Example from Matchday 1 vs Napoli, 13-09-2017

Attracting the opponents deep in central areas can also be used by Pyatov for high (chip) balls towards the wing. His execution isn’t always absolutely clean but also never totally atrocious. But still, it’s comparably easy for the opponents to access Ismaily or Butko in these situations.

It can be avoided by creating options to quickly redirect the ball into the space behind the opponent’s full-back. Alternatively, one of the four build-up players can adjust his positioning in a way that an immediate backward pass is possible for the full-back. While focusing on attacking the space between the lines, Shakhtar doesn’t shy away from keeping the ball through passing towards their own goal until a good moment to progress arises.

Example from Matchday 2 vs Manchester City, 26-09-2017

If the pressure close to the ball becomes too high and neither a controlled switch of play nor a combination on the ground is possible, there’s still another way to reach the next layer: Playing long balls towards Facundo Ferreyra. He positions himself to be the auxiliary option for just this and is able to use his skills to control and distribute high balls even against two or more opponents.

Example from Matchday 1 vs Napoli, 13-09-2017

From centre to wing and back–or why combination dribblers are so powerful

Playing between the lines is not only for actually progressing centrally, though. It’s generally a common feature to create a free player on the wing through initial central progression. He can then, like Ismaily would do, move forward with the ball and dribble by himself or play back to the centre again, say diagonally towards the striker or horizontally to another free player (on the far side) between the lines.

Compared to the player who receives a vertical pass between the lines, his team mate on the outside has the advantage to be positioned towards the field, facing the whole situation. His orientation starts quite early, basically when the pass between the lines is played. Thanks to that, he can choose a way to progress the game before anybody else. At the same time, the combination pattern of “up-outside-inside” leads to an ever-changing orientation for the opponents who almost need to turn in a (semi-)circle close to the ball in order to track it.

Example from Matchday 1 vs Napoli, 13-09-2017

In this, another integral part of Shakhtar’s game becomes visible: The three attacking midfielders are, without question, strong in combination play but in the end, feel most comfortable when they can dribble with the ball. That’s why they also like to move into wider positions at times where they can solve a situational 1vs1 or 1vs2 without any problem. The diagonal play through the centre can also be used to play from one side of the field to the other relatively close to the goal. Ideally, an advantage on the far side can be created and used.

The centre is something like a “hub” for the game which also is its most natural function. On the right side, Shakhtar then mainly looks for Marlos who likes to go a bit wider by himself early on. Butko then mostly overlaps from behind and both of them can create a dynamical advantage.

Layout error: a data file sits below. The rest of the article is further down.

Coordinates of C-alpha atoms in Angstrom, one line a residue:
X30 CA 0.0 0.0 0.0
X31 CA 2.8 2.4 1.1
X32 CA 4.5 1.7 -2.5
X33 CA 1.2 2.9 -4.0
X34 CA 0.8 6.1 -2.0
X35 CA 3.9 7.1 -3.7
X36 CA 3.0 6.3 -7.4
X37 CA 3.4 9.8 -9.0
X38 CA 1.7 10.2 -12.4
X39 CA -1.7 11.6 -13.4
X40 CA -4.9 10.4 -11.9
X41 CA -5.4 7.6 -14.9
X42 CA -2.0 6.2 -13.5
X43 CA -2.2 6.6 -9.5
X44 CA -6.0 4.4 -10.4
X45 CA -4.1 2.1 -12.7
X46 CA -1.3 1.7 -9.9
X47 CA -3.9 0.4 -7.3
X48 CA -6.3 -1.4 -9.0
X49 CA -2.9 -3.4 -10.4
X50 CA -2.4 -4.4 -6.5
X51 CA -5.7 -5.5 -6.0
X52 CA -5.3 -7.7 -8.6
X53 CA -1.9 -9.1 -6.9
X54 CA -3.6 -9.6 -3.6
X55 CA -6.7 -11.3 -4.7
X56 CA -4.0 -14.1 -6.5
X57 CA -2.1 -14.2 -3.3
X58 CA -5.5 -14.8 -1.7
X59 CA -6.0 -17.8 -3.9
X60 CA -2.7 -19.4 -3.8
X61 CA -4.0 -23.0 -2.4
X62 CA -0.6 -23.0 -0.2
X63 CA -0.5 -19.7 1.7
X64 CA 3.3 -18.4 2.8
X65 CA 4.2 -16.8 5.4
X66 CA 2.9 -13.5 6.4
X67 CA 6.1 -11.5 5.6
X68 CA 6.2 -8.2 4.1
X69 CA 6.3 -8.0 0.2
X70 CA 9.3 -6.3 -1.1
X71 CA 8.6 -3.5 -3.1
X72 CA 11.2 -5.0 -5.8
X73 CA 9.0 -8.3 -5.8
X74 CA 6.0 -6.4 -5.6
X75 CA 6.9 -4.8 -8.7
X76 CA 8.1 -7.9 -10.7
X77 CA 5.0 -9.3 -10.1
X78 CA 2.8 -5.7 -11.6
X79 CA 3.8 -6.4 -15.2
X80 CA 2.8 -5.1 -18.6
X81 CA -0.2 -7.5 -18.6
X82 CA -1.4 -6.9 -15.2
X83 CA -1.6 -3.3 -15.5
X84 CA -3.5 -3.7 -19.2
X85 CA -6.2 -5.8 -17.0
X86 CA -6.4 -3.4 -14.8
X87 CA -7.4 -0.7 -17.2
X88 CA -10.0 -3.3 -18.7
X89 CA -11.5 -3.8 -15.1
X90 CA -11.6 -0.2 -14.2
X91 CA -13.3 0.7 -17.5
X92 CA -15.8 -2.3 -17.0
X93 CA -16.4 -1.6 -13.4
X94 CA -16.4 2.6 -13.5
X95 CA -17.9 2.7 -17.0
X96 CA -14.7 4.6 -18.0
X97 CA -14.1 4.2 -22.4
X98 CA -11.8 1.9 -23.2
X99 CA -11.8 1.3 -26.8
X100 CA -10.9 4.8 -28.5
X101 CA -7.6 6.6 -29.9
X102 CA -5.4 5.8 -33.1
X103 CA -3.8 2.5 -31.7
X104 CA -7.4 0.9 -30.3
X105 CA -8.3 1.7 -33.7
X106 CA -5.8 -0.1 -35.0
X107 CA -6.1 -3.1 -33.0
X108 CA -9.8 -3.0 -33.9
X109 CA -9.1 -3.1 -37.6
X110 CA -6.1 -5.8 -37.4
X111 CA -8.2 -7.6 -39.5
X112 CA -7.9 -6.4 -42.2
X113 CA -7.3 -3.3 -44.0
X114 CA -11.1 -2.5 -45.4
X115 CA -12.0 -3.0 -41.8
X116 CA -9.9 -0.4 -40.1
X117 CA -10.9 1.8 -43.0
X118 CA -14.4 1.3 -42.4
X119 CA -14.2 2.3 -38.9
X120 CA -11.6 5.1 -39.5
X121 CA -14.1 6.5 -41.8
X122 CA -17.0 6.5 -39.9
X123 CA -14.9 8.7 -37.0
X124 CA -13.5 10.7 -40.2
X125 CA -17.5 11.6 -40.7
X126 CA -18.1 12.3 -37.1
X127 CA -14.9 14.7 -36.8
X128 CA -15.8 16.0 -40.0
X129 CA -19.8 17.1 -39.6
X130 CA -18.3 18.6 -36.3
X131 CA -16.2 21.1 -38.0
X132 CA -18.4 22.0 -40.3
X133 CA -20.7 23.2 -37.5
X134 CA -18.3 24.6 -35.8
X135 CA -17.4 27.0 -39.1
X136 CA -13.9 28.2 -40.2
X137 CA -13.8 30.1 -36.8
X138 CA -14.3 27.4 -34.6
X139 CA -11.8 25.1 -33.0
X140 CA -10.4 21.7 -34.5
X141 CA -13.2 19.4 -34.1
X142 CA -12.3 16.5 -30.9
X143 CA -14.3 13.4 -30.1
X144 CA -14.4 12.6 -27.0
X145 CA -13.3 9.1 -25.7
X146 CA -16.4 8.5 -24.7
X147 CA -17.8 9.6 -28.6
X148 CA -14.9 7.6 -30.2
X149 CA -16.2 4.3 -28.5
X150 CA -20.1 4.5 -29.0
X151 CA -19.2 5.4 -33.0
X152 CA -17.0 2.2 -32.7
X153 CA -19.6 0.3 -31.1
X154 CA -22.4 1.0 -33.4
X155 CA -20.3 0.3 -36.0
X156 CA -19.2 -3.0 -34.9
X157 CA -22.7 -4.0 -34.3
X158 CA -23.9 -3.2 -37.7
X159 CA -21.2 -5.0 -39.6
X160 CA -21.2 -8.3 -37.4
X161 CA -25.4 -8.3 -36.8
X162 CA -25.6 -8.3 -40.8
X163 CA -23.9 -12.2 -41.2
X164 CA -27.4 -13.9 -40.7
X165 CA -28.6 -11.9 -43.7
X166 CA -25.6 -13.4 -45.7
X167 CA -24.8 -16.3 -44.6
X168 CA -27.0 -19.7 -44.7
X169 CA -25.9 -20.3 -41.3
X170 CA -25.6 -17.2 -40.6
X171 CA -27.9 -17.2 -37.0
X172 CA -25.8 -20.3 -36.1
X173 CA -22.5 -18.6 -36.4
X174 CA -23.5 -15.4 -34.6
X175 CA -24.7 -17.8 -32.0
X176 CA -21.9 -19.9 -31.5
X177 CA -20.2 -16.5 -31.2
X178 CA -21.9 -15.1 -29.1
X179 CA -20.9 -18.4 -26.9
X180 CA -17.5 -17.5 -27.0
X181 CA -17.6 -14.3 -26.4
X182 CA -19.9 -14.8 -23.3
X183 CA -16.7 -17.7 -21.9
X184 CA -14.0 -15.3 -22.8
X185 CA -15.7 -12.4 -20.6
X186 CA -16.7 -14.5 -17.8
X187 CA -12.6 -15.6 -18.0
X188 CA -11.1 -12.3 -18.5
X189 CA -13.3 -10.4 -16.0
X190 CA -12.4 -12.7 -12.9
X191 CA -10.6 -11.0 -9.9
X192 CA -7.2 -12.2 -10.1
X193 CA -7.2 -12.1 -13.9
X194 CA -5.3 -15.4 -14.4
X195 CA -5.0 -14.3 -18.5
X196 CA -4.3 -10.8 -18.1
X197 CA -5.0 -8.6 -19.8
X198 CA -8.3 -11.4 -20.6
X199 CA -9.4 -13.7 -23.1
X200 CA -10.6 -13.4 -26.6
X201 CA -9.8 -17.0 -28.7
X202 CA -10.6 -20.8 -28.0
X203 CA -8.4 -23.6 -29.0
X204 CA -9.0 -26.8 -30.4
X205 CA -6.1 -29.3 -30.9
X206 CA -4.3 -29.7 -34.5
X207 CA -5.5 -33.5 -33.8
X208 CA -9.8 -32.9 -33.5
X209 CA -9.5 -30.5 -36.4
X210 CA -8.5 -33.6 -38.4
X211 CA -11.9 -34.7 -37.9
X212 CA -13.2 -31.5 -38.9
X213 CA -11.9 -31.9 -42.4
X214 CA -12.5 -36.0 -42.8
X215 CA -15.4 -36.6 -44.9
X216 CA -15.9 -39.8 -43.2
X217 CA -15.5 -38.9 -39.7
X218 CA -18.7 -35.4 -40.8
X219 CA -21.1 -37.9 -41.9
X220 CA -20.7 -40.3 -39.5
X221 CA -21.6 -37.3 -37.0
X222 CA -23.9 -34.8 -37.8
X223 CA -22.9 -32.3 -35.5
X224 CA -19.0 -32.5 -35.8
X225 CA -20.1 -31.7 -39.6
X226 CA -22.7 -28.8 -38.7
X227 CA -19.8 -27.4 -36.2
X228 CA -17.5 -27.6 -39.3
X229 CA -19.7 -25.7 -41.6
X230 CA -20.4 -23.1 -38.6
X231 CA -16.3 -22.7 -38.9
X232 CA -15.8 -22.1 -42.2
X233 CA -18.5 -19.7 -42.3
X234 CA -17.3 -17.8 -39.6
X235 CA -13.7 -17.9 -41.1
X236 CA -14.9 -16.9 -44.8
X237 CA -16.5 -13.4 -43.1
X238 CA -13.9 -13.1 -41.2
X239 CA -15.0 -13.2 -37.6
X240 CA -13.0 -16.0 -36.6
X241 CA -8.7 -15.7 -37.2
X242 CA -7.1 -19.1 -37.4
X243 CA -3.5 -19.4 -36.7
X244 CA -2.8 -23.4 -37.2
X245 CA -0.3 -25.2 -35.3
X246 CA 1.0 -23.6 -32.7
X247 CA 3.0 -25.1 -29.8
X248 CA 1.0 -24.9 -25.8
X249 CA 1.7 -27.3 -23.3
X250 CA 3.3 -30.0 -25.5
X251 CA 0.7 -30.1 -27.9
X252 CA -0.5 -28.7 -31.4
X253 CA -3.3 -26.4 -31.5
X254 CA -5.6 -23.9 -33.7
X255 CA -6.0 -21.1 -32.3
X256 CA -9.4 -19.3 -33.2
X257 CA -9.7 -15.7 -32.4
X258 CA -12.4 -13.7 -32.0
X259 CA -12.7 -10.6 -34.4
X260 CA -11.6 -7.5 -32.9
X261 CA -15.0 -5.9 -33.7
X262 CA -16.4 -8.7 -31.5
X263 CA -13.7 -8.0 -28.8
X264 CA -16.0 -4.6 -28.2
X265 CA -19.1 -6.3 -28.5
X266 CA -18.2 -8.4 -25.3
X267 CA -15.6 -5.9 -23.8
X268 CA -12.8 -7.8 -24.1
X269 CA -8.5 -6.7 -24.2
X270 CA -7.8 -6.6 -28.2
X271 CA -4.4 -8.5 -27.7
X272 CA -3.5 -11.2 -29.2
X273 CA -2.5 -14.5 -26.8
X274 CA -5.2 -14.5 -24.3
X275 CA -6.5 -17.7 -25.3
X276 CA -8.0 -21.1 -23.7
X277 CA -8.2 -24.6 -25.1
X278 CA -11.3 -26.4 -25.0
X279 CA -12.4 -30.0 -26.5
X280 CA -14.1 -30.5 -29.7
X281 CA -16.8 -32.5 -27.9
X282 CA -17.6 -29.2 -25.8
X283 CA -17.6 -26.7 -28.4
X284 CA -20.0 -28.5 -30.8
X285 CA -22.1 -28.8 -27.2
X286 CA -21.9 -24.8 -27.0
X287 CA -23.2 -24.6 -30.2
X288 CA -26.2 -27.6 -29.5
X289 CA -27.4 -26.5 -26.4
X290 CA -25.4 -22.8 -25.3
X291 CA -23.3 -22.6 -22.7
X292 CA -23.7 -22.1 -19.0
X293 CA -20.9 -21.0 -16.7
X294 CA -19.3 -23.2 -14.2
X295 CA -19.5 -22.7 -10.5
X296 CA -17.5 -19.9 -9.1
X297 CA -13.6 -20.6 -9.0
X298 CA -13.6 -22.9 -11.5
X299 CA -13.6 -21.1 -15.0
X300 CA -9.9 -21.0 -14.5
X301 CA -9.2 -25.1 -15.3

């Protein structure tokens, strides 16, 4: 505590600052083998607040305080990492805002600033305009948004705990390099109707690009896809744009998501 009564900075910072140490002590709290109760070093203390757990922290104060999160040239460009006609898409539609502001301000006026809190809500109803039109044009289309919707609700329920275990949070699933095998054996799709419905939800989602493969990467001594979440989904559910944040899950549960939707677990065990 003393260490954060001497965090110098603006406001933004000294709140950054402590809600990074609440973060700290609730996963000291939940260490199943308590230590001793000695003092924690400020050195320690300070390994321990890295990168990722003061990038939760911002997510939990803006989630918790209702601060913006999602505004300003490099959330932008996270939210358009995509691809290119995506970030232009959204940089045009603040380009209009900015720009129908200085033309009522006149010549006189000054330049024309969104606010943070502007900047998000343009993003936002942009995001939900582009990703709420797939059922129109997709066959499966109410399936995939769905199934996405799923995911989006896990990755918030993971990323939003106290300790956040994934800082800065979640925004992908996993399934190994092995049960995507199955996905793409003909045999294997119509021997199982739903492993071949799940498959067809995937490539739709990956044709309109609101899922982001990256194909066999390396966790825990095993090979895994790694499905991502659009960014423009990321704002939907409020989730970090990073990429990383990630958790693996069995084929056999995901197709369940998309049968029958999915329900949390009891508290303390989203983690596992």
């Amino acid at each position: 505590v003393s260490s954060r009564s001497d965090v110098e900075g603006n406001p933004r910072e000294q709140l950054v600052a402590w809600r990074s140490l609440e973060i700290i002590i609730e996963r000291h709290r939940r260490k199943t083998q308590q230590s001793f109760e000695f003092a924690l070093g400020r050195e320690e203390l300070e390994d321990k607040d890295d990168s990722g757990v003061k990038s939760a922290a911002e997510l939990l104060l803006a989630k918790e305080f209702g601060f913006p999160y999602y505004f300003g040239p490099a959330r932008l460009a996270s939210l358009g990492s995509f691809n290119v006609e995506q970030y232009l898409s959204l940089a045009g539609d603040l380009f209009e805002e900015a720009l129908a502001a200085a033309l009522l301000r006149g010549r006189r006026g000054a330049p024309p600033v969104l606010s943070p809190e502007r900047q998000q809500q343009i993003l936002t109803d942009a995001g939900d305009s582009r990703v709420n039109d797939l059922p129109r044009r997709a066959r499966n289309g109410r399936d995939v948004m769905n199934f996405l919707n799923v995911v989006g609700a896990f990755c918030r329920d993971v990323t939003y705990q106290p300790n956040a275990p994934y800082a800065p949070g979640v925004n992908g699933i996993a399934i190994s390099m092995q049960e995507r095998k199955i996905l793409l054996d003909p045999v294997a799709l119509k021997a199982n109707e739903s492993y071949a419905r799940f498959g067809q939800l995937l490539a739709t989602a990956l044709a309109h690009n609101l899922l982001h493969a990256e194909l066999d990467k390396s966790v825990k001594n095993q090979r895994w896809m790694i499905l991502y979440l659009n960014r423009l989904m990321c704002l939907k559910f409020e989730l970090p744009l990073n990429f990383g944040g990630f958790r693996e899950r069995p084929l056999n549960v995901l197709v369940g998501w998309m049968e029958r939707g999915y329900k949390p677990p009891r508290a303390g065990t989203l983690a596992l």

Example from Matchday 3 vs Feyenoord, 17-10-2017

On the left side the combinations are rather played in a triangle. On one hand, this is related to Ismaily being a clearly more creative and versatile player than Butko. On the other hand, the central attacking midfielder also tends to move towards this side of the field. Because Ferreyra can additionally occupy other players, quick combinations into the space between full-back and centre-back are a common way of breaking through.

For possible crosses, Shakhtar occupies the penalty area quite well. The ball-far players tuck inside, Fred attacks from behind. This also allows Paulo Fonseca’s team to apply a situational counterpressing in those areas. This aspect of the game is one of the least developed at Shakhtar. Especially Fred and Stepanenko are generally pretty active after the team loses the ball, but the other players stay quite passive higher up the field.

Individually one of them goes after the ball from time to time and it’s still not easy for the opponent to escape from such situations as the structure in possession is always tight enough to not allow simply passes away from it. But the focus is clearly on returning to the defensive structure as quickly as possibly instead of tying up the opponents in their own half. This fits Fonseca’s preferences quite well but nonetheless means some lost potential.

Example from Matchday 2 vs Manchester City, 26-09-2017

Conclusion: Highlight as twilight

If you look at the overall situation of Shakhtar Donetsk realistically, you’ll find a team playing at the peak of what is possible with the current roster. The key players are either already around 30 years old like Taison or close to move towards the next career level like Fred.

The same could be true for the coach himself: Paulo Fonseca’s contract runs out at the end of the season.  An extension isn’t very likely due to the overall situation and also because the good performances in the Champions League already caught the interest of bigger clubs.

For example, Fonseca could be quite a suitable successor for Diego Simeone at Atlético Madrid, if his era there will really end, soon. The Portuguese would likely implement a lot of features against the ball that resemble the ones already put in place by Simeone while being able to enhance the possession game with some fresh ideas.

As somebody who isn’t your typical positional play coach but rather obsessed with being clearly organized in all phases of the game he would be an ideal fit for the working-class DNA of Atlético. At the same time, he would find players in Madrid capable of doing at least the same things that Shakhtar does at the moment.

His current team is still in contention to advance to the Champions league quarter final or for even more. Neither Roma nor any other opponent that Shakhtar could face afterwards should underestimate the team from eastern Ukraine. Only because Shakhtar doesn’t look like a powerhouse on the surface, it doesn’t mean that they can’t be successful internationally.